According to new research cited in an article by William Wan, a national correspondent for the Washington Post, new research is addressing the dangers of burnout among physicians. Wan says the researchers found that 54 % of doctors report feeling burned out and doctors experiencing burnout are twice as likely to log major medical errors. Also, the suicide rate among physicians is twice that of the general population and one of the highest among all professions.
A study published today shows that as medical residents’ symptoms of burnout increase, they become more prone to racial bias.
“It’s becoming clearer with each study just how big of a problem this is,” said Liselotte Dyrbye, a researcher at Mayo Clinic who authored Friday’s study on racial bias and several other studies on the problem.
“No doctor wants to think implicit or explicit bias to play a factor, but we know that for anyone emotions impact behavior and decision. And doctors are not exempt from that,” Dyrbye said.
The medical community is increasingly recognizing that doctors’ biases — based on race, gender, obesity or other factors — can harm patients’ health. She adds, “African American patients are routinely undertreated for their pain compared with white patients, for example, with doctors more hesitant to prescribe black patients pain medications. African American women are also three to four times more likely to die from pregnancy and birth-related complications than white women — a disparity.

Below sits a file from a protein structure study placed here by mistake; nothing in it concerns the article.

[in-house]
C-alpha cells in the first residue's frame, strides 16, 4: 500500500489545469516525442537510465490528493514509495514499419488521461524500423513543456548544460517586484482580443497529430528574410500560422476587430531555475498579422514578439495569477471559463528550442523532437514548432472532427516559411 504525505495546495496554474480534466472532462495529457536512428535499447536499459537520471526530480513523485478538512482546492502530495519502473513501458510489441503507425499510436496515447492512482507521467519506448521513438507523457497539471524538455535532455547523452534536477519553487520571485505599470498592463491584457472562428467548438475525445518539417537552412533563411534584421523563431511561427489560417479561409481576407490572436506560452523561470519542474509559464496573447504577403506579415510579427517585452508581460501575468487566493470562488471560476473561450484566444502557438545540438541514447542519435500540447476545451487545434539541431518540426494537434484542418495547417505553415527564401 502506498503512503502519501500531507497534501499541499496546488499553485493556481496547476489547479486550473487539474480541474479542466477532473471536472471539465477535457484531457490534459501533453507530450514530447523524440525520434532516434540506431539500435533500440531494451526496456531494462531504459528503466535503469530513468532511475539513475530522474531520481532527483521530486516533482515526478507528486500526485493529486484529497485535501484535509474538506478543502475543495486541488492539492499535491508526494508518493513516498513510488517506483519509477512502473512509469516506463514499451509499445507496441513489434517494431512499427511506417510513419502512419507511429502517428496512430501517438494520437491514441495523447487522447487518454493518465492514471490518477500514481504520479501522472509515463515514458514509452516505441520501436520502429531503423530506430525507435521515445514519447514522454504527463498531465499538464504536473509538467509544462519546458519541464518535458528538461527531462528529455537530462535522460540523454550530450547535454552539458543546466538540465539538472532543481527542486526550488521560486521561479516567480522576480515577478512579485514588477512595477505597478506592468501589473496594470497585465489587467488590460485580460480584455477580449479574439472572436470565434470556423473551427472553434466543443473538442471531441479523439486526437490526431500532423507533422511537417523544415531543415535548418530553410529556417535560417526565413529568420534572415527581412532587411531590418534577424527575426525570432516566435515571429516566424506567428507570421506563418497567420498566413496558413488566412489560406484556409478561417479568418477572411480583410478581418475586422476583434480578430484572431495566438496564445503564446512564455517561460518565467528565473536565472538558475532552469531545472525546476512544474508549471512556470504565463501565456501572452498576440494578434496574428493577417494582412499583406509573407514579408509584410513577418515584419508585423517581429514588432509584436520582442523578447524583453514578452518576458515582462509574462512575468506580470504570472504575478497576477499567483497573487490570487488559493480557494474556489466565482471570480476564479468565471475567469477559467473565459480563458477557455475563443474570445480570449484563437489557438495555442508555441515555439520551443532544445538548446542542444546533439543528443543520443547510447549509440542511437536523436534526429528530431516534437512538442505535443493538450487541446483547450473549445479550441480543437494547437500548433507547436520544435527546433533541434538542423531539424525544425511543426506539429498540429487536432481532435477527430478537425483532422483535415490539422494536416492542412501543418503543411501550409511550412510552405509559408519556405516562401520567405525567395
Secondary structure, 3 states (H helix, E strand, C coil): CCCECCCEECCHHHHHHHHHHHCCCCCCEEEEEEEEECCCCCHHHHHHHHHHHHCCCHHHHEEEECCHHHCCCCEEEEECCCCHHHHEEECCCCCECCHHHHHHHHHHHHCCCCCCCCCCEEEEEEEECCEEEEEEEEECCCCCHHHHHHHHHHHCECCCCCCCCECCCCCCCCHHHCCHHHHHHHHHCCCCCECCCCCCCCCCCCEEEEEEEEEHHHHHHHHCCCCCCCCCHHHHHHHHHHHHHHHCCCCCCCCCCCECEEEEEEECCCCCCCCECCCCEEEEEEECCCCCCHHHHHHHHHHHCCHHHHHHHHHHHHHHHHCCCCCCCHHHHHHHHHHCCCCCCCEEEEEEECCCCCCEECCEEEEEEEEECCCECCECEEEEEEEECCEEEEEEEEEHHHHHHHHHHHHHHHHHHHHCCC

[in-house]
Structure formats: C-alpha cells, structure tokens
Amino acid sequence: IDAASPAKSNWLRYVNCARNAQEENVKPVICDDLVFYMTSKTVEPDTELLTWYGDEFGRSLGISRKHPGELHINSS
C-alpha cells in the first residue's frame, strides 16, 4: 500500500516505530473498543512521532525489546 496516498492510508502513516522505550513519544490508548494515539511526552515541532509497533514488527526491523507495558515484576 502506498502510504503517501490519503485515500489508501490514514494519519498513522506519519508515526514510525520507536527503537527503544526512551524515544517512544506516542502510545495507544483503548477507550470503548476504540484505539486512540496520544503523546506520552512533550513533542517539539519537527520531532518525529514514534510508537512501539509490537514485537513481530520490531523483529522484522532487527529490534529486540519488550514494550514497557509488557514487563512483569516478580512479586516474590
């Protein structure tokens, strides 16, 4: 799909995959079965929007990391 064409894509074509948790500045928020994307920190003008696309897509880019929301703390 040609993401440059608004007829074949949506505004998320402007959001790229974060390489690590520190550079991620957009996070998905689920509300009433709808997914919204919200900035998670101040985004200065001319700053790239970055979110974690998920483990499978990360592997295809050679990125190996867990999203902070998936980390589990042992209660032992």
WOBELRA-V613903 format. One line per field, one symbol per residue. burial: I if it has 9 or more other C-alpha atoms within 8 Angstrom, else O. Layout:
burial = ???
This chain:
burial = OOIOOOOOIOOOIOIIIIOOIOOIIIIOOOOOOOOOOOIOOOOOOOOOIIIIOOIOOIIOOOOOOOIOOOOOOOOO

The experts say workload, pressure, and chaos under which doctors work contribute to burnout. Also, doctors feel burdened with bureaucratic work, including documentation required to guard against lawsuits.
The researchers identify symptoms of burnout as emotional exhaustion, cynicism, loss of enthusiasm and joy in their work, and increasing detachment from their patients and their ailments leading to depression, substance abuse and suicide.
According to the Washington Post article, “The researchers administered tests for explicit bias by asking residents to rate their feelings toward black or white people on a scale from cold and unfavorable to warm and favorable. The researchers tested implicit bias by asking residents to sort pictures of people of different races along with words like “beautiful,” “cheerful,” “failure,” “scorn” and measuring how quickly they linked favorable traits to black or white faces. Residents with more symptoms of burnout had higher scores on the measures of explicit and implicit racial bias. The study also found that as burnout decreased in some residents over time, their explicit racial bias also decreased.”
Study authors included researchers from Harvard Business School, the National University of Singapore, Stanford University, the American Medical Association and the Mayo Clinic.